Sometimes, you find yourself going through scores of wedding pictures of strangers, paying close attention to each and every detail. Like it sneaks up on you when you least expect it and you find yourself mentally planning for your ‘big day’, or having the same repeated dream of your big day.
I recently went through the phase which I call ‘the me too I must marry’ syndrome. I have never been one in the past to fantasise on how my ‘big day’ would turn out to be. In fact I always shied away from marriage talk in general.
Don’t get me wrong it isn’t that I don’t want to get married; I just always thought it would happen when it happens…without stress.
Actually before I caught the bug, I always thought I had a few years before thinking of getting married. Even when my friends began getting married or started talking about the need to be married, I always replied in a relaxed way and with a relaxed voice saying “God’s timing is the best.”
I remember the first time I felt the urge to look at beautiful wedding gowns on various blogs, picturing myself in them, and thinking about how I would glide down the aisle like a princess towards my husband who would be patiently waiting in front for me. I could imagine the loving faces of the guests as they watch me walk towards my new beginning and future. (However, not without a few snickers and envious looks because we know in a gathering there are always bound to be some haters hehe).
The more I had these thoughts and dreams, the more I wanted to get married and the harder it was for me to not want to rush into any relationship with the end goal of marriage.
At times I find myself window shopping for rings instead of shopping for clothes. All those beautiful exotic rings seducing and at the same time calling my name, in the same way a lover calls his beloved.
As I stare at the gems, my ring finger itching to try them on and make a home for one of it.
I remember the one time I built up enough courage to walk into one jeweller’s shop on one of my trips to London. I just couldn’t resist the pull/ attraction to the rings as I went past the alluring shop. I stepped into the shop and requested to try on some of their engagement rings. Each ring I wore made me so happy; it was almost like it was actually real. I was in the process of trying on a nice pink diamond ring when the lady behind the desk said something that made me freeze. ‘I love when women already know what they want, it is quite exciting when you know he is about to propose, isn’t it’ she said smiling.
Reality set in, as I quickly dropped the ring. I excused myself and hurriedly walked out of the shop without looking back, leaving the shocked attendant repeatedly calling after me. I couldn’t believe I had gone to the extent of trying on engagement rings; it was bad enough that I was persistently day dreaming about my big day.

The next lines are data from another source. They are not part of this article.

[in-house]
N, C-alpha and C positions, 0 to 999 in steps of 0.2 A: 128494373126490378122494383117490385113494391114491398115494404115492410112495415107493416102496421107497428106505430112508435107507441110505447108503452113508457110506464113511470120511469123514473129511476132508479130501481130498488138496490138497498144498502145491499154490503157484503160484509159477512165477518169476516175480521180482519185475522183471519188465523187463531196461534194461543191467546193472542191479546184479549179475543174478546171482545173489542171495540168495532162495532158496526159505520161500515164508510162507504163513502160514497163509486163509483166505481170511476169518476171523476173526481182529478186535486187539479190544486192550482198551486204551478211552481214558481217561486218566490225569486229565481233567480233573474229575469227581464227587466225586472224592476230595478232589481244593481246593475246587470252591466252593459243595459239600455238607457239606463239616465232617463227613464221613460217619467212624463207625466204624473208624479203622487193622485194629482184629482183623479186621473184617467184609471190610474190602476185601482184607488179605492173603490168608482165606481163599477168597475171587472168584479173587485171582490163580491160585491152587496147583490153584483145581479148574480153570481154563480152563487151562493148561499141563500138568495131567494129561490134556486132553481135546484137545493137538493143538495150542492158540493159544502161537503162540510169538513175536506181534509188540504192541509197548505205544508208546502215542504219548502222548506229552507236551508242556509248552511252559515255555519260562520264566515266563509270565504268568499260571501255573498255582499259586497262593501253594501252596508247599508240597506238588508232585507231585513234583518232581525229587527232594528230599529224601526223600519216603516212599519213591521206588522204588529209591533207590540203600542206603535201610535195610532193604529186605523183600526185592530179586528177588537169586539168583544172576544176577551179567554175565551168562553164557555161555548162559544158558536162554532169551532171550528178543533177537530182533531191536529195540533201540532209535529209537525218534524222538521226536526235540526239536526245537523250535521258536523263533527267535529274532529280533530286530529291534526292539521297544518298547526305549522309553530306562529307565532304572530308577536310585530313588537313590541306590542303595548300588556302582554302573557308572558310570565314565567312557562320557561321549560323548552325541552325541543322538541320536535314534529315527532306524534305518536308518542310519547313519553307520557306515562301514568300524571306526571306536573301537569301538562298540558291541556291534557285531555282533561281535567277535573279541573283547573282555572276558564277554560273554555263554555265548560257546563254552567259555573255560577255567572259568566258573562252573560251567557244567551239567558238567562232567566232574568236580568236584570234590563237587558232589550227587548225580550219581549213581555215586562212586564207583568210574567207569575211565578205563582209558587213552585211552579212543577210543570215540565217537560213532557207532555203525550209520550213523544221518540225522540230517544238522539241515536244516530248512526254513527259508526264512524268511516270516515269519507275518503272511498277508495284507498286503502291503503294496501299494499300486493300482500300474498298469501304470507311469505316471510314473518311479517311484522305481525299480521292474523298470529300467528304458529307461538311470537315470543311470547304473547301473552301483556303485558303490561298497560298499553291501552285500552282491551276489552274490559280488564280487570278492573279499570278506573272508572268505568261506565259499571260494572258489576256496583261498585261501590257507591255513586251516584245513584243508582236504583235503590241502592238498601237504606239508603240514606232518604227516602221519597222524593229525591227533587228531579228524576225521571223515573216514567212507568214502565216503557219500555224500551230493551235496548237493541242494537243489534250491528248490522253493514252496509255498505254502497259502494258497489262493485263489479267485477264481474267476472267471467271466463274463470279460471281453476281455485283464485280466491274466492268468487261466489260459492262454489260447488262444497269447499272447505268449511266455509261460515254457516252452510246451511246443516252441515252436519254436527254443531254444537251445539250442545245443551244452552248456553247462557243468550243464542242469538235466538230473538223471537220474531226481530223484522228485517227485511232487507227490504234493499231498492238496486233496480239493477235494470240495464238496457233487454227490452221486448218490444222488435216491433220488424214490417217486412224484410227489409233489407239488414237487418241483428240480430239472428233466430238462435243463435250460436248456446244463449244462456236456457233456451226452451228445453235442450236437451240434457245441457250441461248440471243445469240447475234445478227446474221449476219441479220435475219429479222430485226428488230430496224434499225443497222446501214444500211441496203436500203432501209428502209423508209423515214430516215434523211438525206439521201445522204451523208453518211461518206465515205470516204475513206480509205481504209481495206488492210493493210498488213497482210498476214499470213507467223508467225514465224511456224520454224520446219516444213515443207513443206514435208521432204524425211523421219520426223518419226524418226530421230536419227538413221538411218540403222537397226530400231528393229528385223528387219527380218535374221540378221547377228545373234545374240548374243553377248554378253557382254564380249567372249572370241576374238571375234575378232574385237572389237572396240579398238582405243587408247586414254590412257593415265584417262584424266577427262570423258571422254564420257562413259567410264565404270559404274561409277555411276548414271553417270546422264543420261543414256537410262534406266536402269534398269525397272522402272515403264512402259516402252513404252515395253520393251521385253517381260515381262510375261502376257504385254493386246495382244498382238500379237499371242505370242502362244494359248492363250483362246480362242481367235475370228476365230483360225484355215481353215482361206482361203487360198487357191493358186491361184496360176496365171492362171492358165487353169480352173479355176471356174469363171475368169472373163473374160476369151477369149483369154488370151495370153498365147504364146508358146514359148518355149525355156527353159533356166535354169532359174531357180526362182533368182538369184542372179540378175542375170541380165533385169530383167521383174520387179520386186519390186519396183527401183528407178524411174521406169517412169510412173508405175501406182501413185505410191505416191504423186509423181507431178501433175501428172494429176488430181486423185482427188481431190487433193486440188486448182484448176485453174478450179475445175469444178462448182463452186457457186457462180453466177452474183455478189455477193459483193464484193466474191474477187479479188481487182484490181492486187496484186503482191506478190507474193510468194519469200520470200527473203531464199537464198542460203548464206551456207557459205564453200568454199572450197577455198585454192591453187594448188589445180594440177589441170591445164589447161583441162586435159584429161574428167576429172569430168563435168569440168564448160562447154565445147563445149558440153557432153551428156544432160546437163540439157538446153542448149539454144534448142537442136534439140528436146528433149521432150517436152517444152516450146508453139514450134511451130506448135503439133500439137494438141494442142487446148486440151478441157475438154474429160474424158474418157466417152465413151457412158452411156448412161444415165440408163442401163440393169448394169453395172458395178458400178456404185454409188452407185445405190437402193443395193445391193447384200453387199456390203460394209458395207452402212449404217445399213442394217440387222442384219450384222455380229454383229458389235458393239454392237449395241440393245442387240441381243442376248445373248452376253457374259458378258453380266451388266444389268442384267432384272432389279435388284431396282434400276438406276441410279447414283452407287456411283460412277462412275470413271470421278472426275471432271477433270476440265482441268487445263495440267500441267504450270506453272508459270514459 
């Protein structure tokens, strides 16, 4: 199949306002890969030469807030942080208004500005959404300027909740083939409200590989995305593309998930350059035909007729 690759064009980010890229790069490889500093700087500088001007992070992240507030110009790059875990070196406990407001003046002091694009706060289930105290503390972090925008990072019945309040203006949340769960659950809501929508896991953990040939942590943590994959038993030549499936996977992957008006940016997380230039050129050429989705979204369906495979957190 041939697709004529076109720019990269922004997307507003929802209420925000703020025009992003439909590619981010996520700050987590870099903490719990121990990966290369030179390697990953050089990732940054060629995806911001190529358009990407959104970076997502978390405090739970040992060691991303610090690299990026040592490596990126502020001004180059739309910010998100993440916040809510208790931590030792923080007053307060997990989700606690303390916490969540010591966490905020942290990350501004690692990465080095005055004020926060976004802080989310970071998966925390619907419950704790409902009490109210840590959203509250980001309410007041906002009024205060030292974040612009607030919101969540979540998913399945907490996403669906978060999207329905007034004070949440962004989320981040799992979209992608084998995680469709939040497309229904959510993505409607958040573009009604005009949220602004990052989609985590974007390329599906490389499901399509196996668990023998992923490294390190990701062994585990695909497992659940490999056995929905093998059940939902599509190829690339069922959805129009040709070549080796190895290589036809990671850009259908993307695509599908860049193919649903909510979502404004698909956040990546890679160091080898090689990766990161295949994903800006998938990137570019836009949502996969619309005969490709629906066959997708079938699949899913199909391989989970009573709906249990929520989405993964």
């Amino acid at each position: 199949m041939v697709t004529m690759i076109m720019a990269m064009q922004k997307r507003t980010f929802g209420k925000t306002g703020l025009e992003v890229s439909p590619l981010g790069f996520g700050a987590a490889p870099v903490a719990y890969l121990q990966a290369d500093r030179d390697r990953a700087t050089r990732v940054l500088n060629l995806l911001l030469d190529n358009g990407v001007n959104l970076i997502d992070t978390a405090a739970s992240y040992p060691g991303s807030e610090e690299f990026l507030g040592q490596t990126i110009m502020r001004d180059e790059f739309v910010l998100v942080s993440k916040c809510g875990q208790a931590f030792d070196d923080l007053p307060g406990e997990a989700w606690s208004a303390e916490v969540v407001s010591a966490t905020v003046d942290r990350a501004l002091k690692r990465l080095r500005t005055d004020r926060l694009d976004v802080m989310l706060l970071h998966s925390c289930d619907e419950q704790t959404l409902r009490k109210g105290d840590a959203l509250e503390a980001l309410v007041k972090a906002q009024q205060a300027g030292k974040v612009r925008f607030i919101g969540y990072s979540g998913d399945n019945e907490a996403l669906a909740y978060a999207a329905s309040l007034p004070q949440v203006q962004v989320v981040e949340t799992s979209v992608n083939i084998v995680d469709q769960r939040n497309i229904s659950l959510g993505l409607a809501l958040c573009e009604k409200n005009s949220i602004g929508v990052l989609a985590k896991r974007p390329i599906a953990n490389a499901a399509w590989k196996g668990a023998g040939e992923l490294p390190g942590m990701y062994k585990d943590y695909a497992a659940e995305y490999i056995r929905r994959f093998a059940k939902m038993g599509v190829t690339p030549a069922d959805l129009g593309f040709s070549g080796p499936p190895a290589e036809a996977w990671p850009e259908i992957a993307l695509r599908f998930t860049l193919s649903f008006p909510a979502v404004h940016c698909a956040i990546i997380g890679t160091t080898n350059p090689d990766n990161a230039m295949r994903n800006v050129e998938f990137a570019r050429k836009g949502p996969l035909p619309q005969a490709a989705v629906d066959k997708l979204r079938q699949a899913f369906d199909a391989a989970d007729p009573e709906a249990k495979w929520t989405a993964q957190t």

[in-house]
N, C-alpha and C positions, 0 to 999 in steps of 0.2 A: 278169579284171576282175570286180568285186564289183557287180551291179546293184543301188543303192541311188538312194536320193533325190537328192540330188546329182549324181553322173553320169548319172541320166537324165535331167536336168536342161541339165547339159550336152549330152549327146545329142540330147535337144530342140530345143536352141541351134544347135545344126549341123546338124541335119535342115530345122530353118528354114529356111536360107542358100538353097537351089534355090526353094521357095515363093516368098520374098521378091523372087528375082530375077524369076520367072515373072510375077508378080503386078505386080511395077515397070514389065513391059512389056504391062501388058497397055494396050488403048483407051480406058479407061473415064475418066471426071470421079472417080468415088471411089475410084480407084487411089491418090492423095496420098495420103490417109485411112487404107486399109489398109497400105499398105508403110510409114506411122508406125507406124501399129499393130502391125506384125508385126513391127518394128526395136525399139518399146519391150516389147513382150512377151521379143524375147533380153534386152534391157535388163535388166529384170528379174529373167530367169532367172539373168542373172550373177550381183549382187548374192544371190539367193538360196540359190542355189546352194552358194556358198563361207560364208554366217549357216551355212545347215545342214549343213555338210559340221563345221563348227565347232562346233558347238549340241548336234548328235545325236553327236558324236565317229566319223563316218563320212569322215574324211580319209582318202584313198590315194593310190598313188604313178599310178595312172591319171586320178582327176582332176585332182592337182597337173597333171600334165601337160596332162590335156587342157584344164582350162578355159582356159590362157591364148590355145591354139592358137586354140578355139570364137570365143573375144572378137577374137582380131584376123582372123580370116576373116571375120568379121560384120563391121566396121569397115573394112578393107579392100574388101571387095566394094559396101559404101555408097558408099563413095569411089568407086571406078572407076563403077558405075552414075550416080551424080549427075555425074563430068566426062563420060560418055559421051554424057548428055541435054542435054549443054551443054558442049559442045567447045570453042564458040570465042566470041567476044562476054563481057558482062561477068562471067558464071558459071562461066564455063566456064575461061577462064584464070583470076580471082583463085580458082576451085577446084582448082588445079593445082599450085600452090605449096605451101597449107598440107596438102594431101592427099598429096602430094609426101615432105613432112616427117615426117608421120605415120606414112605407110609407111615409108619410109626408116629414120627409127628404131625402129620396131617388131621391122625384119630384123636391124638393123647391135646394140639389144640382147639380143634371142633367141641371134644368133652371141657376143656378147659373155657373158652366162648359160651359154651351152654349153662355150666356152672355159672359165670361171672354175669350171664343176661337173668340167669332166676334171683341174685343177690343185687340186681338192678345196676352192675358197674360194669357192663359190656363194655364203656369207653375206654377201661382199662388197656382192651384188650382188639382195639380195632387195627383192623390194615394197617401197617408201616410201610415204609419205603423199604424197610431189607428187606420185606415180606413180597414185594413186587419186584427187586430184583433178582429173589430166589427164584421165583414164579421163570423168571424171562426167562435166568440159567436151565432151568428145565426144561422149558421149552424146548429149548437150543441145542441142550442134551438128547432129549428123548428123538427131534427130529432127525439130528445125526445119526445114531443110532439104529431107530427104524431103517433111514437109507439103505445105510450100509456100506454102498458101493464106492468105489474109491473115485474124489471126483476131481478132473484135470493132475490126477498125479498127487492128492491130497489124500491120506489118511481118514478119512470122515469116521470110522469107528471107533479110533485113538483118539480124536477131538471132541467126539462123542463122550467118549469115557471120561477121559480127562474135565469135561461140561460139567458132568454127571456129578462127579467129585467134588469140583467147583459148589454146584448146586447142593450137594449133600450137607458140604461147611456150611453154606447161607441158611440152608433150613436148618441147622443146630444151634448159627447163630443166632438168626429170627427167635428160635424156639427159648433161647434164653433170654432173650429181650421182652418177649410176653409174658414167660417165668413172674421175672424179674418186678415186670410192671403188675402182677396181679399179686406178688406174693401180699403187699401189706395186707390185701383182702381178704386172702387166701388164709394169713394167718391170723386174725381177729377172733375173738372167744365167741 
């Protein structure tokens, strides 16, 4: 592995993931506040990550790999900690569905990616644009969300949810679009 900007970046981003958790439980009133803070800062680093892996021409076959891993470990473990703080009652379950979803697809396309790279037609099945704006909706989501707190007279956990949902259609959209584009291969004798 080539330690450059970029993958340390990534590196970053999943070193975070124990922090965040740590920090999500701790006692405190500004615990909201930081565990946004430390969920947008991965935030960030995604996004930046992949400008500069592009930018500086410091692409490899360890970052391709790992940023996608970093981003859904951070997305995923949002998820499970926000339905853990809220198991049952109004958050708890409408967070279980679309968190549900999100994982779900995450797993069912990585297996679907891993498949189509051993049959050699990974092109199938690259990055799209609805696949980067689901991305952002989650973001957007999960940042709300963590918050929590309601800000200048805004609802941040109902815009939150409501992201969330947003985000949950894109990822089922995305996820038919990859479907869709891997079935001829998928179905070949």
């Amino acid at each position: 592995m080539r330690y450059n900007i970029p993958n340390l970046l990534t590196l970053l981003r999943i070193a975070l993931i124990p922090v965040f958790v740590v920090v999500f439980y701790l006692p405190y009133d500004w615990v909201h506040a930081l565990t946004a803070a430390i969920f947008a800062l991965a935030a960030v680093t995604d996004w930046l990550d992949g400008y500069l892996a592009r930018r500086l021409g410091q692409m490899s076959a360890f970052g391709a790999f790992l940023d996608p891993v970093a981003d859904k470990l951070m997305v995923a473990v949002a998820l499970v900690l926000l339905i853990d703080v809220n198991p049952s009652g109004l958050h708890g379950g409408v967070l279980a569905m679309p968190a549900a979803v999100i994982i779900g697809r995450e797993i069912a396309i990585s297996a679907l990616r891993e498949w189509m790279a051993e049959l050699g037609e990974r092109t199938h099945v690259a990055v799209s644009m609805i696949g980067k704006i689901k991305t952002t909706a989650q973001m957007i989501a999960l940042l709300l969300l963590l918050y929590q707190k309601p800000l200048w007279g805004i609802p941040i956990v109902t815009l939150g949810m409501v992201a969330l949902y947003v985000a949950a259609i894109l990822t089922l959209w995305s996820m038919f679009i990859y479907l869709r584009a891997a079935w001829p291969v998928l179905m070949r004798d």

I couldn’t help but wonder why I became so obsessed with the idea of getting married. I was usually the one to advise someone on the need ‘to take it slow’ and not rush into a marriage. My motto has always been ‘anything worth doing, is worth doing well and perfectly’. Now here I was planning everything about my big day in detail without the most important part of the whole arrangement, ‘a groom’.
The thing about this syndrome is that it envelopes you, until it is almost all you can think of. Most women have experienced it at least once in their life time – most times after a significant occurrence.
I have been able to trace it back to the end of last year and one significant event that recently happened in my life. This was when my sister got engaged to her fiancée. At first I was just happy for both of them and the fact that my sister had finally met her match. The man who understood her and who also encouraged her in the ways of the Lord (these were some of the qualities she constantly asked God for in her dream man). The fact that he was also a handsome guy from a good family only added to his good attributes.
Then we got into the planning process (which, let me tell you, is a whole lot of work) and it seems my every free time is spent with my sister and her wedding planner. I have become entrenched in every aspect of the wedding planning. I spend nothing less than four to five hours either talking about clothes, food, entertainment or decoration.
It has become a part of my daily routine and unconsciously I find myself looking at wedding blogs not even for my sister but for myself and jutting down the things I like. For instance if I see a dress design I like, I write it down or save it on my tab under my recently made pinterest page. In the file I have over thirty wedding gowns, forty types of engagement rings and some other items. Not a day goes by that I don’t add more things to the page or even look at the items already added.
I knew I had it bad, when I started looking; no, I began searching desperately for the man to walk down the aisle with.
I started compromising on most of my beliefs as I thought that was what was needed in order to get my heart desire. This was when I knew I needed to take a step back from all the wedding planning process. Though I am still actively involved in the process, I make sure it doesn’t take up all my spare time as it previously did.
Trust me; I now understand why so many women cave into the temptation and pressure. One day I am looking forward to going through my own personal experience on the journey to martial bliss.
I know the time has not come and I have decided to enjoy every aspect of my life. However, once in a while I still feel the consuming effect of the intoxicating syndrome.
My head is telling me to take my time, whilst my heart is telling me to take a chance and live on the fast lane. Having been through that phase, I have decided to listen to my head and not my heart. Yes I too must and by God’s grace would get married but it shall be when God pleases.
Photo Credit: Dreamstime| Viacheslav Iacobchuk